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Monday, November 20, 2006

Some pictures from the 180 degrees seminar at Olabisi Onabanjo University, Ago Iwoye South West Nigeria.

(Below) :Ibikunle(M),Tolu(L) and her
,Bimbo.Two final year students
with a smart
blue print of how they want
to be creators of
jobs after school.
Above:A cross section of Paticipants at the seminar.
Below:Second from Left, Ambassador Sesan, Prof. Utomi and Mr. Akinyemi

Friday, November 17, 2006

Last Saturday 11th November, 180 degrees (www.my180degrees.com), an organization created to help people achieve self development and empowerment had a seminar at Olabisi Onabanjo University, Ago Iwoye, Ogun State South West Nigeria.

The seminar addressed a number of issues, Key among them was entrepreneurship.

Prof. Pat Utomi gave a lecture at the seminar. He restated an idea almost synonymous with the ‘brand’ Pat Utomi. His thinking is that only wealth creation, ofcause through the creation of new social and economic ventures could help developing countries like Nigeria out of poverty.

As you would expect, during the interactive session a student raised a ‘point ‘about having enterprising ideas but not been able to actualize it because of funds constrains.

The professor advised a proper feasibility study to be made in order to be sure such ventures are truly enterprising. He said a lot of individuals and organizations are readily available to fund profitable ventures, if only a ‘strong’ feasibility study would suggest that such ventures are truly profitable.

If this thinking is a way forward, to fund profitable ventures, then it will be a smart idea for southern –developing –nations to invest in institutions and ideas that will enhance credible feasibility reports. Just like the American style.

In the United States College students in final year usually enjoy supports from a number of organizations in writing their business plans and reports.

It is unfortunate that what most students in Nigeria-the smartest ones in most cases- do is to preoccupy themselves with learning how to write good CVs for jobs that do not exist.

The students who attended the seminar, I believe would have benefited from the sessions facilitated by the other facilitators – Award wining Talent and Business Development guru, Adeolu Akinyemi and Ambassador Gbenga Sesan.

Friday, November 10, 2006

Thank God its Friday Quotes

Think and make a reflection!

“Our deepest fear is not that we are inadequate. Our deepest fear is that we are powerful beyond measure. It is our light, not our darkness that most frightens us. We ask ourselves, Who am I to be brilliant, gorgeous, talented, fabulous? Actually, who are you not to be? You are a child of God. Your playing small does not serve the world. There is nothing enlightened about shrinking so that other people won't feel insecure around you. We are all meant to shine, as children do. We were born to make manifest the glory of God that is within us. It's not just in some of us; it's in everyone. And as we let our own light shine, we unconsciously give other people permission to do the same. As we are liberated from our own fear, our presence automatically liberates others.”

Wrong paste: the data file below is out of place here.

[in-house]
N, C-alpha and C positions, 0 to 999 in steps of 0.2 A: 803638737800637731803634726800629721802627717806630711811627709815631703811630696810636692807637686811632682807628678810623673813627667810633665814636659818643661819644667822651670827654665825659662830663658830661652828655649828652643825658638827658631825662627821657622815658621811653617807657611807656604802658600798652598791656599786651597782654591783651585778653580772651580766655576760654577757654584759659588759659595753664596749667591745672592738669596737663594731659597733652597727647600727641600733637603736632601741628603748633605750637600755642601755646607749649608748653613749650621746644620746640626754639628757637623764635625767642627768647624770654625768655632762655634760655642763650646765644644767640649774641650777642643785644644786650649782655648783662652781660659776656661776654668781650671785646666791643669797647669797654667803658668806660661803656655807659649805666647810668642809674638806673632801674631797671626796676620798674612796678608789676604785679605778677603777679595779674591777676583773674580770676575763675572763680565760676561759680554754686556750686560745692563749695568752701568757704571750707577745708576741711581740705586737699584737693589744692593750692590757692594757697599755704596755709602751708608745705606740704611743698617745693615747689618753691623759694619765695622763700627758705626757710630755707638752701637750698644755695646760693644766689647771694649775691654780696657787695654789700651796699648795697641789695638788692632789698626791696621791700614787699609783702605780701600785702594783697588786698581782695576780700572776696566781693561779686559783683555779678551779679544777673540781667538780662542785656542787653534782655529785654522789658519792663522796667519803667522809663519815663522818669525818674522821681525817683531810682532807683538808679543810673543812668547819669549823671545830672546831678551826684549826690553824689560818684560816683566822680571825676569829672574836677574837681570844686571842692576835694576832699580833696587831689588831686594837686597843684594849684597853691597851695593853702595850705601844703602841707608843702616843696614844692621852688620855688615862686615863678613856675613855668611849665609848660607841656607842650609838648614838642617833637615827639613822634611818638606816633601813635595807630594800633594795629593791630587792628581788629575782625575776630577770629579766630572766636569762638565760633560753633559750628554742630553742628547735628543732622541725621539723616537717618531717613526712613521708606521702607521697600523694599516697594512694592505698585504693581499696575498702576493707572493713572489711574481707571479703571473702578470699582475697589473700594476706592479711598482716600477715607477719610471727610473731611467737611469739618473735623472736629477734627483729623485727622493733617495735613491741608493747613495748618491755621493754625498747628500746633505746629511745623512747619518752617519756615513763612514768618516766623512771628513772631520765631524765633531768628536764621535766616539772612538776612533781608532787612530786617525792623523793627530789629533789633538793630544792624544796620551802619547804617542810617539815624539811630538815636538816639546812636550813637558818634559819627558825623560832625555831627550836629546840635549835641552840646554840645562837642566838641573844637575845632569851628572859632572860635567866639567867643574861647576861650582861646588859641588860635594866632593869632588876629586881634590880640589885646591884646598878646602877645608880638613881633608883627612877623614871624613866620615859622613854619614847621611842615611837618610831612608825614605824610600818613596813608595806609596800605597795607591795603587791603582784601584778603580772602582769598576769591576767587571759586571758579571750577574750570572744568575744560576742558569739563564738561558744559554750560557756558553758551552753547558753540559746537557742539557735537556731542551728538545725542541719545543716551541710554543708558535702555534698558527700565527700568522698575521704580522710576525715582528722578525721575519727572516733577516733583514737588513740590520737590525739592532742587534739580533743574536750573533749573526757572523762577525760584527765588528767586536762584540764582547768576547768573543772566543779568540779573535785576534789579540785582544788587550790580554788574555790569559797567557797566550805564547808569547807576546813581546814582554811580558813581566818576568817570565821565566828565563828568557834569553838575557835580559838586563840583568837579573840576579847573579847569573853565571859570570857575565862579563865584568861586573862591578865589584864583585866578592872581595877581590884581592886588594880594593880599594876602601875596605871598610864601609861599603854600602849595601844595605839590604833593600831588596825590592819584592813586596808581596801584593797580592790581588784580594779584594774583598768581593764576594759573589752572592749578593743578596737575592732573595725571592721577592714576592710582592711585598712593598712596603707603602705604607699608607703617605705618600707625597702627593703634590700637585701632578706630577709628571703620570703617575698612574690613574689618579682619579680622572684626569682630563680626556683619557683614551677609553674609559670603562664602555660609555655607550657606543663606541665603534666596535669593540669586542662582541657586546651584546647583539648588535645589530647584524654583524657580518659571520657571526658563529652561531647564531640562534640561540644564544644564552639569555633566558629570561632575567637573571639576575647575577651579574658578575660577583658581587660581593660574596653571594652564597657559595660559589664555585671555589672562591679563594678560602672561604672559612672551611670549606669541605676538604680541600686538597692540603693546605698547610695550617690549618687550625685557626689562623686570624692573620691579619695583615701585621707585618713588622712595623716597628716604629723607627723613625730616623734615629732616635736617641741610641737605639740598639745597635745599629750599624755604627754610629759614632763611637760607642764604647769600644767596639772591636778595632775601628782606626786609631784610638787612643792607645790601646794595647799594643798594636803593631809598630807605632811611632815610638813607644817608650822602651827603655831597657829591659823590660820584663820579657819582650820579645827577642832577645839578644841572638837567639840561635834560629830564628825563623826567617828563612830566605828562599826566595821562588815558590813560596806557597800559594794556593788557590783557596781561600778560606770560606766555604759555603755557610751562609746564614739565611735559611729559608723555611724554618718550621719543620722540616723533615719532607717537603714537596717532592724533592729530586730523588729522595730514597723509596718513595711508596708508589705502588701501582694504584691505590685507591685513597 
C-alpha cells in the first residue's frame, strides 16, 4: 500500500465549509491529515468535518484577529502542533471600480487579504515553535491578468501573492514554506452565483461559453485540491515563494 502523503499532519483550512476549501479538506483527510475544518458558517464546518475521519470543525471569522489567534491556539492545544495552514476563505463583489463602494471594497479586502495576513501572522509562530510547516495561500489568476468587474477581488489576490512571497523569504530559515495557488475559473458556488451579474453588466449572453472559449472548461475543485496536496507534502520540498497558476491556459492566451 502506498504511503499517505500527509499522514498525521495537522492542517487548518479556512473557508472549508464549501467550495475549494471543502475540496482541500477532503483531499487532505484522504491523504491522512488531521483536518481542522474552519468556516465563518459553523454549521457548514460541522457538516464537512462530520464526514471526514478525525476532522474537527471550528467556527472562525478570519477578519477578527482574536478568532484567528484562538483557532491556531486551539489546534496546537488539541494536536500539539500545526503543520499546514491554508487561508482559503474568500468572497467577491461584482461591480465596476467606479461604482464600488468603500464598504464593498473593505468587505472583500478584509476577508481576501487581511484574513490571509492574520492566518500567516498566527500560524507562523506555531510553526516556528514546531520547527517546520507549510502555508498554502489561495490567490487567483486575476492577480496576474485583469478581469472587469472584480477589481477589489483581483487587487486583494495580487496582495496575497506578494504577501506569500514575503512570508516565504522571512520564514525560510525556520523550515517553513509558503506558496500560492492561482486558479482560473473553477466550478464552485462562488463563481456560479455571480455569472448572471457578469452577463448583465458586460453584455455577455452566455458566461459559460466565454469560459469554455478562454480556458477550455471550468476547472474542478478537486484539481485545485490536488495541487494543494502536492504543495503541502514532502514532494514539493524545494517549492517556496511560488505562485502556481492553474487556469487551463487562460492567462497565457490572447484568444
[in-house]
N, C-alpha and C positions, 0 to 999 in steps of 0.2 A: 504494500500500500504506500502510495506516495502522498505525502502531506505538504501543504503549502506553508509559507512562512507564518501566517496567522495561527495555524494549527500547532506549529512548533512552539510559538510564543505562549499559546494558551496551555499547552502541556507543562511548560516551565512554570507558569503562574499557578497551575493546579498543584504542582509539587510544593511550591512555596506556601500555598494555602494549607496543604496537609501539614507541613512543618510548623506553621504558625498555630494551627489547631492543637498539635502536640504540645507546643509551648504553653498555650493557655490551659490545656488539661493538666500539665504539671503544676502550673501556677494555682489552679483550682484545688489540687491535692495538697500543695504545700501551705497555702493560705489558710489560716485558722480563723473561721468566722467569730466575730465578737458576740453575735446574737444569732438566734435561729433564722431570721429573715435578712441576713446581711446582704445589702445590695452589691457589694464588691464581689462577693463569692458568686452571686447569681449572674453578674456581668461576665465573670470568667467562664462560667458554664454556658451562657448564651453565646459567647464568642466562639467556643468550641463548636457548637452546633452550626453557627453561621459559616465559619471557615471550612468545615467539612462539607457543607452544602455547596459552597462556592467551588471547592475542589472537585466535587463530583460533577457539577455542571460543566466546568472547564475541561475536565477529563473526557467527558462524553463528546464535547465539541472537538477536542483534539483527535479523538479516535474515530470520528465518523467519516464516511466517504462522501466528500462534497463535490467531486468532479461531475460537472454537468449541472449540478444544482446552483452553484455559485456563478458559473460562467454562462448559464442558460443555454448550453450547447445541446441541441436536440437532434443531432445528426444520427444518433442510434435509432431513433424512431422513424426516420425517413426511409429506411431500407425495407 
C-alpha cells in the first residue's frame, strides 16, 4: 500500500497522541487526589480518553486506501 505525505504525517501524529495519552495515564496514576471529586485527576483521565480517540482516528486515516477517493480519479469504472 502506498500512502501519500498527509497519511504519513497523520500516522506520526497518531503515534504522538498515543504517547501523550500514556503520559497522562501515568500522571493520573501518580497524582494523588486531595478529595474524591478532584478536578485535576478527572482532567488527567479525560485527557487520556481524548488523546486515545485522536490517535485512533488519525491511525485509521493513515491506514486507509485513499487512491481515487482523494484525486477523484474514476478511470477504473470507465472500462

Nelson Rolihlahla Mandela - Inauguration Speech May 10, 1994
Former president Rep. of South Africa

"We will have time to reach the Millennium Development Goals – worldwide and in most, or even all, individual countries – but only if we break with business as usual.
We cannot win overnight. Success will require sustained action across the entire decade between now and the deadline. It takes time to train the teachers, nurses and engineers; to build the roads, schools and hospitals; to grow the small and large businesses able to create the jobs and income needed. So we must start now. And we must more than double global development assistance over the next few years. Nothing less will help to achieve
the Goals."

United Nations Secretary-General
Kofi A. Annan

Tuesday, November 07, 2006


Private Sector Development (PSD) is a strategy for promoting economic growth and reducing poverty in developing countries by incorporating private industry and competitive markets into a country's overall development framework.
Supporters argue that PSD is an important part of poverty reduction. It is said that the private sector can go along way in developing countries toward the provision of basic services, empowering the poor by improving quality and access to health services, education and infrastructure. Strategies and best practices for ensuring that private sector development is pro-poor is a popular topic for policy makers.

However,this school of thought rightly holds that we should concern ourselves with issues of wealth creation rather than send our time to discuss poverty and it root causes.

The justification for this thinking is that for too long scholarly efforts and thinking have been directed to studying poverty without any meaningful results. Hence, there has dot to be a rethink.